McGraw v. Kim et al

Filing 105

ORDER Granting 64 Motion for Sanctions. The Court awards FATIC fees in the amount of $1,950. Plaintiff must pay this sanction to FATIC by July 29, 2024, and Plaintiff must also file a notice of payment on the docket by that date. Signed by Magistrate Judge Nancy J. Koppe on 7/9/2024. (Copies have been distributed pursuant to the NEF - RJDG)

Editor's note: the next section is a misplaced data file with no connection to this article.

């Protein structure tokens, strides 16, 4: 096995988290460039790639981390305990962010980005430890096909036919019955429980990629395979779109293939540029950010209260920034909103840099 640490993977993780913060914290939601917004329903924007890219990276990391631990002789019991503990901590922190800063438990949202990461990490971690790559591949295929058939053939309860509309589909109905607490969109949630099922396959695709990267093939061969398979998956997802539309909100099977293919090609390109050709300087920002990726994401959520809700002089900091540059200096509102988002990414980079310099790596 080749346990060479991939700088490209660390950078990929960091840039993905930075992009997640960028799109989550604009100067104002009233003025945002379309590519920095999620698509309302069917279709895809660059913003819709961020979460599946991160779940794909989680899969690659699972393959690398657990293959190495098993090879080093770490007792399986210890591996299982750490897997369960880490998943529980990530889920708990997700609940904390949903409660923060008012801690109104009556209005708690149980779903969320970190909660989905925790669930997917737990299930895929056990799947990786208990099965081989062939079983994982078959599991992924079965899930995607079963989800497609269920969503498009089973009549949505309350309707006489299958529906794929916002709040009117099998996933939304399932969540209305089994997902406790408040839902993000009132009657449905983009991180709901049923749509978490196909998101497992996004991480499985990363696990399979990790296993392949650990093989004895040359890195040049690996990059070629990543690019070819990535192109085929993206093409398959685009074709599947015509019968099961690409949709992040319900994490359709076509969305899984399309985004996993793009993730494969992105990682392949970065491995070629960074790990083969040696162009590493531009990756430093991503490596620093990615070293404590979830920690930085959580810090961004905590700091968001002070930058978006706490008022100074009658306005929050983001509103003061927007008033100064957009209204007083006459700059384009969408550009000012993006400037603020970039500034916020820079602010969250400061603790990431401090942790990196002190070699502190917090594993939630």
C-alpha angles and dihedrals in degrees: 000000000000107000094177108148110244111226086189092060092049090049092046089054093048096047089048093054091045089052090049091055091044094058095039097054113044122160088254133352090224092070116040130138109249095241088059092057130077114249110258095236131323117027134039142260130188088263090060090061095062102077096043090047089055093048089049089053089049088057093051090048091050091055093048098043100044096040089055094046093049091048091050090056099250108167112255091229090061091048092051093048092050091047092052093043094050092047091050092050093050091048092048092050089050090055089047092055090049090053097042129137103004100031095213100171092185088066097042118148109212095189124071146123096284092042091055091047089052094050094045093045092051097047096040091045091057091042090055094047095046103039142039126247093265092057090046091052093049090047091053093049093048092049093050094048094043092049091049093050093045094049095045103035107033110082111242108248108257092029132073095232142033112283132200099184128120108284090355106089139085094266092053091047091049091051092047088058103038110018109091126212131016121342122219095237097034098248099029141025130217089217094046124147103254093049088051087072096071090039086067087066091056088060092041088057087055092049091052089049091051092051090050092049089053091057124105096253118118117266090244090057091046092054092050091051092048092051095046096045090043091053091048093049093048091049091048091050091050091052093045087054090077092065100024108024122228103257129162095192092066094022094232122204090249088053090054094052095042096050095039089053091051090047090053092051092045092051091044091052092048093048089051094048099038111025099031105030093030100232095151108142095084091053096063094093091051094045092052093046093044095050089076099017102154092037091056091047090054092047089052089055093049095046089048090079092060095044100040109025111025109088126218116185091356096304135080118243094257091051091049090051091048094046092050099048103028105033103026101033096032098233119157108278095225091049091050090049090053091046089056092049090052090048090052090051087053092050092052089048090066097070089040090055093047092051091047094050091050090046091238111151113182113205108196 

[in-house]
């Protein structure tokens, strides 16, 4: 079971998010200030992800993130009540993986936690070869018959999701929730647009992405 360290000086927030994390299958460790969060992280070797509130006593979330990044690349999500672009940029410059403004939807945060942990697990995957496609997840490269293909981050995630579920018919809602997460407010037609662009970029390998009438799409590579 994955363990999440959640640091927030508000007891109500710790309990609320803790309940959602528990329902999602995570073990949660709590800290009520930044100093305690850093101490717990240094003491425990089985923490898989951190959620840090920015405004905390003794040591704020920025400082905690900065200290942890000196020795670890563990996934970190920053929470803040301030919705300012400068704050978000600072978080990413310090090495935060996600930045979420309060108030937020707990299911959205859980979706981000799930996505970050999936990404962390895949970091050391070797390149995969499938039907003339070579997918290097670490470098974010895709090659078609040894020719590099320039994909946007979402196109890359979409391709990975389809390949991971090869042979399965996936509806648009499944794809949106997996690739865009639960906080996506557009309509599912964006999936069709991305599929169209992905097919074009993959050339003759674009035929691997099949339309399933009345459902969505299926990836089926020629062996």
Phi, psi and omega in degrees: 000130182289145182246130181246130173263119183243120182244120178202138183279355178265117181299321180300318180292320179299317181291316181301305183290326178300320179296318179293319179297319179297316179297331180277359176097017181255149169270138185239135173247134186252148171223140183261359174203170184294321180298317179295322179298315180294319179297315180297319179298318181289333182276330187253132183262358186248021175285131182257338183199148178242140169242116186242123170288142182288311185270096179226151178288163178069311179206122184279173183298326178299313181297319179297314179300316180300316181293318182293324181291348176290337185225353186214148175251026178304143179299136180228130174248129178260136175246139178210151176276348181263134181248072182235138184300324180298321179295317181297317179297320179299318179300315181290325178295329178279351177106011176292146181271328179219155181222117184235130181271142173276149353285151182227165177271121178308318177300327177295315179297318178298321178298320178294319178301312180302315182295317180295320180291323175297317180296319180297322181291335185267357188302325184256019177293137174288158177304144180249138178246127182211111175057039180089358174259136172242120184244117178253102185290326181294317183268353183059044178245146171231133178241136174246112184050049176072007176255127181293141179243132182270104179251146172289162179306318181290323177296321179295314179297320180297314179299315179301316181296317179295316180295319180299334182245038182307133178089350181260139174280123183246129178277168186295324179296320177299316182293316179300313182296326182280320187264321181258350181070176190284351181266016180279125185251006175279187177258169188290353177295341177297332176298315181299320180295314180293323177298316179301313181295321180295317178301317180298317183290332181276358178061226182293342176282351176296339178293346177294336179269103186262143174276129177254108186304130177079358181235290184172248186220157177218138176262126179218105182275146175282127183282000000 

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1 2 3 UNITED STATES DISTRICT COURT 4 DISTRICT OF NEVADA 5 6 JOHN MCGRAW, 7 Case No. 2:22-cv-01414-APG-NJK Plaintiffs, Order 8 v. 9 CHARLES KIM, et al., 10 11 [Docket No. 64] Defendant. Pending before the Court is a motion for sanctions filed by Defendant First American Title 12 Insurance Company (“FATIC”). Docket No. 64; see also Docket Nos. 65, 66 (declarations). 13 Plaintiff filed a response in opposition. Docket No. 76. FATIC filed a reply. Docket No. 77. The 14 motion is properly resolved without a hearing. See Local Rule 78-1. For the reasons discussed 15 below, FATIC’s motion for sanctions is GRANTED. 16 I. BACKGROUND 17 Plaintiff’s deposition was noticed for January 12, 2024. Docket No. 64-1 at ¶ 8. At 8:30 18 p.m. on January 11, 2024, Plaintiff’s counsel sent an email indicating that Plaintiff would not 19 appear at the deposition in light of a recent document production. Id. at ¶ 9; see also Docket No. 20 64-5. Plaintiff did not file a motion for protective order and no order was issued relieving Plaintiff 21 of his duty to appear at the deposition. On January 12, 2024, Plaintiff failed to appear at the 22 deposition. Docket No. 64-1 at ¶14; see also Docket No. 64-9. FATIC is now before the Court 23 seeking an award of attorneys’ fees arising out of the nonappearance. Docket No. 64.1 24 25 26 1 FATIC also seeks to recover fees for preparing for an earlier deposition non-appearance. See Docket No. 64 at 5. As explained below, such preparation time is not compensable here, so 28 the Court need not opine on the circumstances of the earlier deposition non-appearance. 27 1 1 II. STANDARDS 2 The Court may impose sanctions for the failure of a party to appear for deposition. Fed. 3 R. Civ. P. 37(d)(1)(A)(i). The sanctions that may be imposed include those listed in Rule 4 37(b)(2)(A)(i)-(vi), some of which contemplate severe sanctions such as dismissal. See Fed. R. 5 Civ. P. 37(d)(3). Instead of or in addition to such sanctions, courts must award reasonable 6 expenses, including attorneys’ fees, unless the failure to appear was substantially justified or other 7 circumstances make an award of expenses unjust. See id. The party facing an award of expenses 8 bears the burden of establishing substantial justification or circumstances making an award of 9 expenses unjust. Hyde & Drath v. Baker, 24 F.3d 1162, 1171 (9th Cir. 1994). A finding of bad 10 faith is not a prerequisite for awarding expenses under Rule 37(d), although a lack of bad faith 11 may be considered in determining whether the imposition of sanctions would be unjust. See id. 12 The Court has “great latitude” in imposing sanctions under Rule 37. Lew v. Kona Hosp., 754 F.2d 13 1420, 1425 (9th Cir. 1985). 14 III. ANALYSIS 15 There is no dispute that Plaintiff failed to appear on January 12, 2024, for a duly noticed 16 deposition. Moreover, Plaintiff has not shown substantial justification or unjust circumstances in 17 a fee award. The gist of Plaintiff’s position is that he was aggrieved by a document production the 18 day before the deposition and, as a result, Plaintiff’s counsel informed opposing counsel that 19 Plaintiff would not appear. See, e.g., Docket No. 76 at 4. The overarching problem with this 20 excuse is that it is for the Court, not Plaintiff, to relieve him of the duty to appear at the deposition. 21 Pioche Mines Consol., Inc. v. Dolman, 333 F.2d 257, 269 (9th Cir. 1964) (addressing earlier 22 version of the discovery rules). Plaintiff did not even attempt to obtain judicial relief, so he is 23 foreclosed from relying on the allegedly objectionable nature of the deposition timing in seeking 24 to avoid sanctions. See Fed. R. Civ. P. 37(d)(2) (“A failure described in Rule 37(d)(1) is not 25 excused on the ground that the discovery sought was objectionable, unless the party failing to act 26 27 28 2 1 has a pending motion for a protective order under Rule 26(c)”).2 Moreover, a party is not relieved 2 of the repercussions of skipping out on his deposition by simply informing the other side in 3 advance that he plans on not showing up. E.g., Nationstar Mortg., LLC v. Flamingo Trails No. 7 4 Landscape Maint. Ass’n, 316 F.R.D. 327, 337 n.8 (D. Nev. 2016). Given the circumstances of this 5 case, an award of attorneys’ fees is warranted for Plaintiff’s deposition non-appearance. 6 Having determined that an award of fees is warranted, the Court turns to the calculation of 7 those fees. In so doing, the Court relies on the familiar lodestar approach. See, e.g., Marrocco v. 8 Hill, 291 F.R.D. 586, 587 (D. Nev. 2013). Under the lodestar method, the Court determines a 9 reasonable fee by multiplying “the number of hours reasonably expended” by “a reasonable hourly 10 rate.” Hensley v. Eckerhart, 461 U.S. 424, 433 (1983).3 The Court finds the hourly rates sought 11 to be reasonable based on the prevailing rate in the community. With respect to the hours to be 12 compensated, an award of fees in relation to a deposition non-appearance is limited to the 13 expenditure of time “caused by the failure” to appear. Fed. R. Civ. P. 37(d)(3). The fees logically 14 encompass the time of counsel appearing at the doomed deposition and seeking sanctions. 15 Borenstein v. The Animal Found., 2023 WL 8254490, at *1 (D. Nev. Nov. 28, 2023) (citing RG 16 Abrams Ins. v. Law Offices of C.R. Abrams, 2021 WL 4974049, at *11 (C.D. Cal. Aug. 19, 2021)). 17 On the other hand, when the deposition is eventually taken at a later date, fees do not generally 18 cover preparation time for the doomed deposition since such efforts should have still been useful 19 to the later deposition. Borenstein, 2023 WL 8254490, at *1 at n.2 (citing Martinez v. Lunes, 2008 20 WL 5045954, at *2 (E.D. Cal. Nov. 24, 2008)). FATIC here properly seeks 1.5 hours for attending 21 the failed deposition, as well as 6 hours preparing the motion for sanctions, which hours are 22 23 2 In related motion practice, Plaintiff argues that he lacked sufficient time to bring a motion 24 for protective order before the deposition. See Docket No. 78 at 6. Such a contention is wrong. See, e.g., Local Rule 26-6(d) (“In the event of an emergency discovery dispute, the movant may 25 apply for relief by written motion or, when time does not permit, by telephone call to the magistrate judge assigned to the case”). 26 3 The lodestar figure is presumptively reasonable. Cunningham v. County of Los Angeles, 27 879 F.2d 481, 488 (9th Cir. 1988). Adjustments to the lodestar are warranted in “rare and exceptional cases.” Pennsylvania v. Delaware Valley Citizens’ Council for Clean Air, 478 U.S. 28 546, 565 (1986). A departure from the lodestar is not warranted in this case. 3 1 reasonable given the circumstances.4 The Court has not been provided a basis, however, for 2 awarding fees for deposition preparation time. See Docket No. 78 at 6 (representing that Plaintiff’s 3 deposition was taken on February 20, 2024). Given the circumstances, the Court awards FATIC 4 fees in the amount of $1,950. 5 IV. CONCLUSION 6 For the reasons discussed above, FATIC’s motion for sanctions is GRANTED. The Court 7 awards FATIC fees in the amount of $1,950. Plaintiff must pay this sanction to FATIC by July 8 29, 2024, and Plaintiff must also file a notice of payment on the docket by that date. 9 10 IT IS SO ORDERED. Dated: July 9, 2024 11 ______________________________ Nancy J. Koppe United States Magistrate Judge 12 13 14 15 16 17 18 19 20 21 22 23 24 25 26 27 4 The Court is not persuaded by Plaintiff’s contention that these hours were excessive. See 28 Docket No. 76 at 5-6. 4